A Vet’s View On Dog Food Ingredients
Commercial dog food brands are in a mad dash to get a dominant chunk of the market. In an attempt to entice and convince dog owners that their product is the best for pets, manufacturers are incorporating unconventional dog food ingredients in addition to the usual ingredients in pet food rations.
Quality pet food should be formulated with the dog’s daily nutrient requirement in mind. It should be noted that different life stages have different nutritional requirements. Thus, it is very important that food for your dog should be intended for his age.
You might have observed that commercial rations for puppies are priced higher than those marketed for adult dogs. The amount of the protein component of the food usually dictates the price. Since puppies and growing dogs need more protein, and protein sources are quite expensive, their rations are inevitably priced higher. On the bright side, you can feed a smaller portion to meet your dog’s needs.
In an effort to cut overhead costs and make more profit, there are manufacturers that use meat substitutes and fillers. These dog food avoderm ingredients are definitely substandard and subsequently fail in fulfilling the required nutrient intake. To make matters worse, meat substitutes such as meat by-products have been linked to various health problems in dogs.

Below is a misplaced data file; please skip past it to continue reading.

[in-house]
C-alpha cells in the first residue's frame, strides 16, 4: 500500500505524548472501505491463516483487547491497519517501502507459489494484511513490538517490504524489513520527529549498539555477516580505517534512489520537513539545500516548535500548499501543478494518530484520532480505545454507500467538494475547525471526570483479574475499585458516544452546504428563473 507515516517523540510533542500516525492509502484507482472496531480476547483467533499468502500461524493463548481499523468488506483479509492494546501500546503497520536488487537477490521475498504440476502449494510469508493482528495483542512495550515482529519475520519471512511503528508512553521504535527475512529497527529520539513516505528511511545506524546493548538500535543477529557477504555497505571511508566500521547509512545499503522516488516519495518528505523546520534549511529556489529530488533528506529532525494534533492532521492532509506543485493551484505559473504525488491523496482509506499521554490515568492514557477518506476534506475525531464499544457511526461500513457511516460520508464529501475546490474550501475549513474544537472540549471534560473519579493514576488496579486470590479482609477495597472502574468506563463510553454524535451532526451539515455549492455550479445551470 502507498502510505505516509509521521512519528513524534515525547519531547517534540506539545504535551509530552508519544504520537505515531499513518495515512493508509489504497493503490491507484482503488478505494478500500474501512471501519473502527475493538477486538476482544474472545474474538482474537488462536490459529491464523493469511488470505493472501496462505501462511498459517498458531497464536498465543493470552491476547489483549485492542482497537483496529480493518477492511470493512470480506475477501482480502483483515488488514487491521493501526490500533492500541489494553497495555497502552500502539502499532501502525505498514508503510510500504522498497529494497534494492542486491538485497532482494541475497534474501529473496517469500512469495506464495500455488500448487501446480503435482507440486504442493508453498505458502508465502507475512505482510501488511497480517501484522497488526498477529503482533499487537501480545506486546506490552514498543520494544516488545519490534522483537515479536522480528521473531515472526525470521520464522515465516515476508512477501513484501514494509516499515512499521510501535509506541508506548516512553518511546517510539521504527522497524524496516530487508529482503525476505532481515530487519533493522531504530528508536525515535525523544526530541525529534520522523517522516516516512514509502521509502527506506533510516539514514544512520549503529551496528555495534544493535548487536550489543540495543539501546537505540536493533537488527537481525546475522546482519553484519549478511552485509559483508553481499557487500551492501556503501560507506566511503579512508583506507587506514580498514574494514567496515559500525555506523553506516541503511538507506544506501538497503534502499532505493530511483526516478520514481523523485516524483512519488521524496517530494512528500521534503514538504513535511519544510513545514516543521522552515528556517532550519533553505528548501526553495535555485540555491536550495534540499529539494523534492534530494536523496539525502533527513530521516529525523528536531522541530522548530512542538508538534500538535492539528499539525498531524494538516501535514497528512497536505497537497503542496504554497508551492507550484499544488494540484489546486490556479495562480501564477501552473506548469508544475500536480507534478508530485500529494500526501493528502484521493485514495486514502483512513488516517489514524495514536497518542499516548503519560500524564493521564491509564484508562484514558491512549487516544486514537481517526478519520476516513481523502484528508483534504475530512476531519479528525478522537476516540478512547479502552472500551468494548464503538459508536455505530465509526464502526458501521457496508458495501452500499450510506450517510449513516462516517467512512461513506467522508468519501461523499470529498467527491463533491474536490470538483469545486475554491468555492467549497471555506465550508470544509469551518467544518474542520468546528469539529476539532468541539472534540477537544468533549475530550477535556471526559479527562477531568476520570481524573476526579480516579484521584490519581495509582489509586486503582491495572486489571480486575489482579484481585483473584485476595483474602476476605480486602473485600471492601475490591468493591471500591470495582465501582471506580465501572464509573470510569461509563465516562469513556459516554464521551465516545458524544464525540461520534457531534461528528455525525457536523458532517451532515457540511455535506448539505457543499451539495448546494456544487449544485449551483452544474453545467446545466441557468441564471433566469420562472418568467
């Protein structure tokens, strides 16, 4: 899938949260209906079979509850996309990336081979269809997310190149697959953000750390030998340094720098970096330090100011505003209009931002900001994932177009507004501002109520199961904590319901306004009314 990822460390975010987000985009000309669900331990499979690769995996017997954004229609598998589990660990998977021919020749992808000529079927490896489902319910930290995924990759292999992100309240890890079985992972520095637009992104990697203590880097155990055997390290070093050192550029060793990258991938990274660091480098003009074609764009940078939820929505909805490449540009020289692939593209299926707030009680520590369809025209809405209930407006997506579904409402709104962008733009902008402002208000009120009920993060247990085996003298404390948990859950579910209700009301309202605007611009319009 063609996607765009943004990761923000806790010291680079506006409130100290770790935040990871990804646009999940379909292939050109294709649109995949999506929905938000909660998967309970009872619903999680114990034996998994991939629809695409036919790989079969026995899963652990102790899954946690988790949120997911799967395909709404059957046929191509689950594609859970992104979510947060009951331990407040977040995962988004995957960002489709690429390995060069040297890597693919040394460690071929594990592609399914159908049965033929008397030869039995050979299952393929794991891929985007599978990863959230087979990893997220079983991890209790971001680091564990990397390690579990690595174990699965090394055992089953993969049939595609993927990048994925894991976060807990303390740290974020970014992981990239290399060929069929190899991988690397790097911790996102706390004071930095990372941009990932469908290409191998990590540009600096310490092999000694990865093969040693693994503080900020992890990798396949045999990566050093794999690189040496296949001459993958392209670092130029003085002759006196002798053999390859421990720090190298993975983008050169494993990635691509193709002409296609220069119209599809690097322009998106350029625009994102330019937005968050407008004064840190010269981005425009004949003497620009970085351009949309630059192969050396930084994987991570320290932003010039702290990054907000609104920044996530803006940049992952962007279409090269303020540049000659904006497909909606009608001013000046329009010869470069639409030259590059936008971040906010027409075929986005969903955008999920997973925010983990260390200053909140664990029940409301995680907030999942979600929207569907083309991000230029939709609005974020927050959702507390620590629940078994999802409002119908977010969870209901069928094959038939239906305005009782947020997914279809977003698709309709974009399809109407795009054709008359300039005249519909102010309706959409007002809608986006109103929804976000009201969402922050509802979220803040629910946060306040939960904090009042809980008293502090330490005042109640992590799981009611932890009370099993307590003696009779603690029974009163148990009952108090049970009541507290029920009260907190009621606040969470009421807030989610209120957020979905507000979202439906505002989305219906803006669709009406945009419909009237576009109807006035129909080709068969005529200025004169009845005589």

As a responsible dog owner, you should know how to read and interpret the composition and/or ingredients of pet food brands. Many manufacturers have been adding unusual dog food ingredients that may be harmful to your dog. Some of the most common ingredients that you can notice listed in dog food labels include additives, binders, carbohydrate sources, coloring agents, fat sources, flavoring agents, fiber sources, fruits and vegetables, preservatives and certain supplements.
The most common additives include Glyceryl Monostearate, Phosphoric acid, and Propylene Glycol.
Glyceryl Monostearate is an emulsifier commonly used in the foodstuff industry. It can contain butylated hydroxytoluene (BHT) of more than 200 ppm.
Phosphoric Acid is often used as flavoring and emulsifying agent of inferior quality dog food.
Propylene Glycol is added to prevent semi-moist kibble from drying out. It can be toxic when added in large quantities. Countries under the European Union have not approved Propylene Glycol as a food additive.
The binders that you can commonly see in dog food products include corn gluten and wheat gluten. These ingredients are recognized as potential allergens of dogs. In fact, these have been linked to a major percentage of food allergies in dogs. Gluten meals are inexpensive by-products with low nutritional value.
Brewer’s rice has been used by manufacturers as a low-quality and inexpensive substitute for whole grain rice. Other non-desirable carbohydrate feed sources which are often added to pet food rations include grain fermentation soluble, cereal food fines, oat meal, maltodextrins, soy flour, and potato peels and culls.
As you can see, these are mostly by-products of human food processing and consequently do not have desirable nutritional values.